A file sharing system capabilities and limitations analysis involves identifying what your system is capable of and what it lacks. Understanding the capabilities and limitations of your file sharing system is vital in determining whether it meets the necessary security requirements for handling CJI.
A risk and vulnerabilities analysis involves assessing the potential threats to your file sharing system. This includes identifying attack vectors or other vulnerabilities in the system that expose the system to threats like unauthorized access, cyberattacks, sabotage, or data breaches.
Conduct a gap analysis to compare the capabilities of your current file sharing system against the requirements outlined in the CJIS Security Policy. This helps to identify the gaps that exist in your system and what needs to be done to close those gaps.
CJIS Compliance Step 3: Choose a Secure File Sharing Solution
Before choosing a secure file sharing solution, you should consider several variables that will either facilitate or impede CJIS compliance. These variables include essential security features, deployment options, ease of use, cost, and others.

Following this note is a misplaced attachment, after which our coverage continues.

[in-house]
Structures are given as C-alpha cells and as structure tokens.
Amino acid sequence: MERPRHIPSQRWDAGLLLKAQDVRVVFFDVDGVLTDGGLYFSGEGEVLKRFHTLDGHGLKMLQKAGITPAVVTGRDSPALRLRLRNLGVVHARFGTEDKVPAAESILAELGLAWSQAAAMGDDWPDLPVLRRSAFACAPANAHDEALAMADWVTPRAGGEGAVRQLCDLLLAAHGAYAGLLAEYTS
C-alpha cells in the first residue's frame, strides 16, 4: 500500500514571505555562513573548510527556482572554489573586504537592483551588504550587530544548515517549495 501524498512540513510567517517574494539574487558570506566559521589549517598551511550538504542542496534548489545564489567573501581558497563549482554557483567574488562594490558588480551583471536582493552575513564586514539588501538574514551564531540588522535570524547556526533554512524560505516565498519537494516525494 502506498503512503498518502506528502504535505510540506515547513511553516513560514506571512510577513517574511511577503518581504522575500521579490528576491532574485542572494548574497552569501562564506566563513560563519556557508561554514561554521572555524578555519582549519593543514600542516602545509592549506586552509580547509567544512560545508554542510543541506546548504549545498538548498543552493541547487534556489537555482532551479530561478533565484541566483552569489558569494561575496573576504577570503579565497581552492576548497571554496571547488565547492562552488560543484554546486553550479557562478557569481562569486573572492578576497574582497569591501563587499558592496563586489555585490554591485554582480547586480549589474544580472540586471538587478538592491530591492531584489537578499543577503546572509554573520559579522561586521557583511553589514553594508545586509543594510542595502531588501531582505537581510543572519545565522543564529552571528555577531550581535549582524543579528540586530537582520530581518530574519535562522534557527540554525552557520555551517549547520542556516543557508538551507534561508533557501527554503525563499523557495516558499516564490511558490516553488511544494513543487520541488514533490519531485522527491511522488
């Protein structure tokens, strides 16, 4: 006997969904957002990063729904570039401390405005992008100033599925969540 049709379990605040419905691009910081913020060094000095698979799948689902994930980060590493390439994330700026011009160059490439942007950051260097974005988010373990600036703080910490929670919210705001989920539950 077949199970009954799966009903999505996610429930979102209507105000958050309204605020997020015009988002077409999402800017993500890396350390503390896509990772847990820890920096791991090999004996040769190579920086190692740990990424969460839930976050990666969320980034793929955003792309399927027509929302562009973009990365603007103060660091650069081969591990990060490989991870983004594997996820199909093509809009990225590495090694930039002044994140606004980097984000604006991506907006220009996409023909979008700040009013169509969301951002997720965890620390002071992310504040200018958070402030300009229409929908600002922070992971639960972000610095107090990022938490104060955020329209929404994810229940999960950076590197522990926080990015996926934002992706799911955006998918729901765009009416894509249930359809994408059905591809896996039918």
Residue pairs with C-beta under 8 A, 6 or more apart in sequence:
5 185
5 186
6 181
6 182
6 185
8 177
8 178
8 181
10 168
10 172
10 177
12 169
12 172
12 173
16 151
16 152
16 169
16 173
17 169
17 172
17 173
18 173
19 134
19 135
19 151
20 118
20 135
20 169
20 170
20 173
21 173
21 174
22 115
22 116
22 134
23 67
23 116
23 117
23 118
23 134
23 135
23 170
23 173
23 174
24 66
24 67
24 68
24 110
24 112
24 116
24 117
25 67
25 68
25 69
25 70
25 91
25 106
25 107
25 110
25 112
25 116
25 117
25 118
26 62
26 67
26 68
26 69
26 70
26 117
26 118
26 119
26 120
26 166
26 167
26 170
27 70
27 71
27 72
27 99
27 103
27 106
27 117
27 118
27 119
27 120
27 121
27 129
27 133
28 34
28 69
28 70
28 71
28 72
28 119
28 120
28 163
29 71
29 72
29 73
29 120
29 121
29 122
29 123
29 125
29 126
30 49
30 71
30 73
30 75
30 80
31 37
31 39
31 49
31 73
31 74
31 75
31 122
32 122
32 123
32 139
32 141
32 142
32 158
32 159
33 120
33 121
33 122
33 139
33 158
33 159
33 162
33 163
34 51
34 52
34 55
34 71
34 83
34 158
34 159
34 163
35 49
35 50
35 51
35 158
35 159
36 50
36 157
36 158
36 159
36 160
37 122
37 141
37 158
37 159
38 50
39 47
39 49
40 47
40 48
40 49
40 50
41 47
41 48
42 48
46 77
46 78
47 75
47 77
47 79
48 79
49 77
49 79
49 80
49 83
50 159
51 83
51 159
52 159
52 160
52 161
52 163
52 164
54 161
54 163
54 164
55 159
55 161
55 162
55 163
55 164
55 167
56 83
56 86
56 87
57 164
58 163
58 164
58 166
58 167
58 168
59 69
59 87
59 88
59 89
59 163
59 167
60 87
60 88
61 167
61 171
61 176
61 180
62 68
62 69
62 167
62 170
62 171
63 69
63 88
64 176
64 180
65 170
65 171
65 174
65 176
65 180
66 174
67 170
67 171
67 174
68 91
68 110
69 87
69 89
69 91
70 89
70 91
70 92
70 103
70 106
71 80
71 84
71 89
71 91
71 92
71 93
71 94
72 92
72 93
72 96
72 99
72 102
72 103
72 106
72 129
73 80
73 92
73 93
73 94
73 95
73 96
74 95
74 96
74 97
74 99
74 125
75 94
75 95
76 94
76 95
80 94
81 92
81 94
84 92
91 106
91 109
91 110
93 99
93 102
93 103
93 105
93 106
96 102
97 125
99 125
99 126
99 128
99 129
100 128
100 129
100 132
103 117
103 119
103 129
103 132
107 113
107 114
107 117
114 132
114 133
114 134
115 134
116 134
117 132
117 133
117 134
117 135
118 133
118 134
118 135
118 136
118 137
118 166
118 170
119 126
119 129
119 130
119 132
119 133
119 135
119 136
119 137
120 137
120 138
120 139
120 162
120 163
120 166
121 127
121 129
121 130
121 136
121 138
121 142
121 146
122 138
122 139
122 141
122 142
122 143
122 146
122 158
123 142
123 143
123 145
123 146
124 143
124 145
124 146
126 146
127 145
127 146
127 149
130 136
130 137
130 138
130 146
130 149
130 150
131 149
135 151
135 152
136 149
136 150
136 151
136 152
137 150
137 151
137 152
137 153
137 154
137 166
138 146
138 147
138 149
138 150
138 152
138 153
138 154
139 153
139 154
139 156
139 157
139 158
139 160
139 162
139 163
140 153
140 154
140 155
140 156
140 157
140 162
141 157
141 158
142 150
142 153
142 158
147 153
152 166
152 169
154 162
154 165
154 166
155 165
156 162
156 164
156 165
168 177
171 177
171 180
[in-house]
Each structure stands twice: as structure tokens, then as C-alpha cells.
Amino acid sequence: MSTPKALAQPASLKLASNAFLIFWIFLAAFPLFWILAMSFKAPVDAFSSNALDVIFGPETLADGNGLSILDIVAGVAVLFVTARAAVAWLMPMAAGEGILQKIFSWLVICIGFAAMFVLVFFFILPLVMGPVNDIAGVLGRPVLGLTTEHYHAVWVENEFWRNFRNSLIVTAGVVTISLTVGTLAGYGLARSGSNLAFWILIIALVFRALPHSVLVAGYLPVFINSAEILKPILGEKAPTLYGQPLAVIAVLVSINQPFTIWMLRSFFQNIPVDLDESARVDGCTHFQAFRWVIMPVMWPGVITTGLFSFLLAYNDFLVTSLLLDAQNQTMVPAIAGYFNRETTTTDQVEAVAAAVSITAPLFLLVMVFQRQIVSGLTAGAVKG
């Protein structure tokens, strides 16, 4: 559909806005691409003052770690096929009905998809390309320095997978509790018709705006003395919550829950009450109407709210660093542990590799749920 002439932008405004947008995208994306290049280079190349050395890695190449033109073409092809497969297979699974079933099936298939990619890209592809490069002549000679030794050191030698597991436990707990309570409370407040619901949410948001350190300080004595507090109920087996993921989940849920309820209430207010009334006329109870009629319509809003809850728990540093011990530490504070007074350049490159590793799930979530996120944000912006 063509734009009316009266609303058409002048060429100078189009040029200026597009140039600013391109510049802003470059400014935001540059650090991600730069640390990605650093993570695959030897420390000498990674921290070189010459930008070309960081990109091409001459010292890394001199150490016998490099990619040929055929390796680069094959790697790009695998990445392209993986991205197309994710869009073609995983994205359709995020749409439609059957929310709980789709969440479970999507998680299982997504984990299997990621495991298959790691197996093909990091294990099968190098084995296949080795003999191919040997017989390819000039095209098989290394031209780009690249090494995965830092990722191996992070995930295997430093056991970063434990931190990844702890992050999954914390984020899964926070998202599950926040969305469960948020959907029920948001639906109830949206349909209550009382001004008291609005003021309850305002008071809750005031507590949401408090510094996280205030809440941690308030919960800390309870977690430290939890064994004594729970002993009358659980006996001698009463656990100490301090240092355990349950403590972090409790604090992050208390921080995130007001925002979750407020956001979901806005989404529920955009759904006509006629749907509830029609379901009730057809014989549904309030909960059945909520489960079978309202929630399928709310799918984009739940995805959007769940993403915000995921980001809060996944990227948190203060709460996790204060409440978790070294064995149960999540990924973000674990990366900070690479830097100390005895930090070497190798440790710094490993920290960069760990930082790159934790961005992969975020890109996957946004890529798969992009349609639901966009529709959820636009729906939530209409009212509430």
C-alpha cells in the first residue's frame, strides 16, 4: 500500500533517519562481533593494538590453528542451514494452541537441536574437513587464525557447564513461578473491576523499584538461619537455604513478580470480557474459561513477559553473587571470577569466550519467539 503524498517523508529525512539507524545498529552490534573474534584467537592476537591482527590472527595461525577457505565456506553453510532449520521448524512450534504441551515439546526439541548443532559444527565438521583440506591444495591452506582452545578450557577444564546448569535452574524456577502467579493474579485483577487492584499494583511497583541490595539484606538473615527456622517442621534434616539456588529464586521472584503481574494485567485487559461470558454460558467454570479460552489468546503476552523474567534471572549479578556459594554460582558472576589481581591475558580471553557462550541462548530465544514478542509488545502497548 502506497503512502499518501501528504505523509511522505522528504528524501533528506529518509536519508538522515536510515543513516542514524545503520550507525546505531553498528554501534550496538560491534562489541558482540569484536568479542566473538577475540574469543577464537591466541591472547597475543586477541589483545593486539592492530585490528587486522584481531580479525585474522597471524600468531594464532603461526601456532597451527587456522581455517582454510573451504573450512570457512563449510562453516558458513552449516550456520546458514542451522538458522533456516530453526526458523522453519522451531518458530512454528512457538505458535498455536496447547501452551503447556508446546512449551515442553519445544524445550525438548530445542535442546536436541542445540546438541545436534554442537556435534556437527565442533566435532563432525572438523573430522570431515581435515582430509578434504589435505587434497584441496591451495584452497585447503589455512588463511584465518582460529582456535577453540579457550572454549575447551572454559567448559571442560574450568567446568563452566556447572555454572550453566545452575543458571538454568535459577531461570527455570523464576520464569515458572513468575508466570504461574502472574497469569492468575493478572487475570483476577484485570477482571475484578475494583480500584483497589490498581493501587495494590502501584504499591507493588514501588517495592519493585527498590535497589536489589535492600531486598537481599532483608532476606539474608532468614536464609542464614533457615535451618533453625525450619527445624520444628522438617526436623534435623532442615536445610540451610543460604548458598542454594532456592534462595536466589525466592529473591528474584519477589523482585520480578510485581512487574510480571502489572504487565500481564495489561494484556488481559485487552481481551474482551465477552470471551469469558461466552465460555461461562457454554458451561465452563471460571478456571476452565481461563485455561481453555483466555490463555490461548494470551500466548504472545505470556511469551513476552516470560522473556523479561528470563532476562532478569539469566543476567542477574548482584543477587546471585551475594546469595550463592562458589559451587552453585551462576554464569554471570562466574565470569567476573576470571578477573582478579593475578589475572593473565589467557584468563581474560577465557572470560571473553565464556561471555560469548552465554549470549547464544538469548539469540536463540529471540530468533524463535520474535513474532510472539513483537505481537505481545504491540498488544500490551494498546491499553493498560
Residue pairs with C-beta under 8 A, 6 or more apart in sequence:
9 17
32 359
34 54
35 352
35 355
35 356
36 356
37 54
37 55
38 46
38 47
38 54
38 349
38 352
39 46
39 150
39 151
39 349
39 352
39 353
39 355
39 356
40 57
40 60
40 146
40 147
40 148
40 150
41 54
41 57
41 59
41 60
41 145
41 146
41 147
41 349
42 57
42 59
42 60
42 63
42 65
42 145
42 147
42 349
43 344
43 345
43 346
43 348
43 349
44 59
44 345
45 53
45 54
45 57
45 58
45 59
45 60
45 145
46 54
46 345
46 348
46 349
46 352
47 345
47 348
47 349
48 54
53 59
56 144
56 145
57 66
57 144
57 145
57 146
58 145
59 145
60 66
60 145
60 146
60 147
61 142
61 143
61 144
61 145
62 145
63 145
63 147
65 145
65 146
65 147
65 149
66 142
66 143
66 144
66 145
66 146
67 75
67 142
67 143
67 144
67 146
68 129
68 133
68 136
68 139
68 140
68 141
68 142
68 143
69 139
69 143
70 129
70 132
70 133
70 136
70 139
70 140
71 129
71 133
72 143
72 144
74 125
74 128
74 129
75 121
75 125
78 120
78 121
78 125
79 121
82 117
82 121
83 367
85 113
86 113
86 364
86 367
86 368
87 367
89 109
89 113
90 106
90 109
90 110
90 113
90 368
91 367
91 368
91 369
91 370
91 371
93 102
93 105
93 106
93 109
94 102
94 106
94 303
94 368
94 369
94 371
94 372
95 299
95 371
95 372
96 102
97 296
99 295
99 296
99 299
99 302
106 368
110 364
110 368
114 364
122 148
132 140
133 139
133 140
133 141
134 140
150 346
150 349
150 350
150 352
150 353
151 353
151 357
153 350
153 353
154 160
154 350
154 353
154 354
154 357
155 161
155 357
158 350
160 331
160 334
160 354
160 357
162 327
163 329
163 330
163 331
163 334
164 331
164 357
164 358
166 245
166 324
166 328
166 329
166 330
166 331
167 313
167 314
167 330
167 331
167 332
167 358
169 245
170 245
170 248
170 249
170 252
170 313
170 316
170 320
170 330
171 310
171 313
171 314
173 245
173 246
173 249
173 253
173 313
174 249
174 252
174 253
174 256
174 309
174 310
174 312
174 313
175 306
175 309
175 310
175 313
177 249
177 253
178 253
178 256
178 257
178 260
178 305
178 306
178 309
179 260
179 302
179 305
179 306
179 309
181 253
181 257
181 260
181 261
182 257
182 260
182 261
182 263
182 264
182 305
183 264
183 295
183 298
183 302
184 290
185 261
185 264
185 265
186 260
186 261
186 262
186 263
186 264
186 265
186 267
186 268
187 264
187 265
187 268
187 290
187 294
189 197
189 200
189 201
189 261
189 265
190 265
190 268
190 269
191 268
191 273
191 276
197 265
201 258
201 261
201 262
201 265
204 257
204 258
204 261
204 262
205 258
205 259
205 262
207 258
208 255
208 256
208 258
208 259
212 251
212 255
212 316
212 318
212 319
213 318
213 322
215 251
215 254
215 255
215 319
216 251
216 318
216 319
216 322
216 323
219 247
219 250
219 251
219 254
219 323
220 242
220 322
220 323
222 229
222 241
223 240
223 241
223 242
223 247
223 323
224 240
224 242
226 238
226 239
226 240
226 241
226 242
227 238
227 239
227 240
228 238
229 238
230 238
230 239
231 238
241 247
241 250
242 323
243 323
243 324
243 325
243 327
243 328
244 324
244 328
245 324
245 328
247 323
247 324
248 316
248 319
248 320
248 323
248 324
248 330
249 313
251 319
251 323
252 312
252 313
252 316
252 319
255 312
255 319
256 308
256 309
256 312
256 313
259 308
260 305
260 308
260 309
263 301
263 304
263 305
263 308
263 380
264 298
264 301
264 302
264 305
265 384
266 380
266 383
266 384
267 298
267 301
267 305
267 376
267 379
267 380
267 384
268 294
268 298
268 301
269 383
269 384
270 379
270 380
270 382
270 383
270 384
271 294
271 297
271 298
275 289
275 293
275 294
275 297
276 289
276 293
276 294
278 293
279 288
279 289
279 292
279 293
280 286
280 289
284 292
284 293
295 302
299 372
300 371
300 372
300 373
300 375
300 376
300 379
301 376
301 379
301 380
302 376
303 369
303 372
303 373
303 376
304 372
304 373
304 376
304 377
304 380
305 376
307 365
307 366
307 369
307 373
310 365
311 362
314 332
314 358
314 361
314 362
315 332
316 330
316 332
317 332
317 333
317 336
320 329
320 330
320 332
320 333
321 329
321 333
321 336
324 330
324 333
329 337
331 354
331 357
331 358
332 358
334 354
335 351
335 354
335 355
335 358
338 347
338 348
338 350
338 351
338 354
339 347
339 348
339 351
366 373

Essential security features include end-to-end encryption, access control, and authentication to ensure that only authorized personnel have access to CJI. Integrations with other technologies in your security infrastructure, like data loss prevention (DLP), antivirus (AV), advanced threat protection (ATP), single sign-on (SSO), content disarm and reconstruction (CDR), and security information and event management (SIEM), should also be strongly considered.
Choosing between cloud-based vs. on-premises solutions involves weighing the benefits and disadvantages of each deployment option. Cloud-based solutions provide scalability, accessibility, and cost-effectiveness, while on-premises solutions offer greater control and customization.
Choosing a secure file sharing solution also, obviously, entails evaluating potential providers. Research and compare different providers based on their security and compliance capabilities and features, ease of use, flexibility, certifications, and industry reputation.
CJIS Compliance Step 4: Implement a Secure File Sharing Solution
Implementing a secure file sharing solution involves choosing the right deployment method, configuring user access and permissions, and training employees on the new system.
Choosing the right deployment method involves deciding whether to deploy on-premises, cloud-based, or hybrid solutions. On-premises solutions offer greater control, but cloud-based solutions provide flexibility and scalability. Hybrid solutions offer the best of both worlds.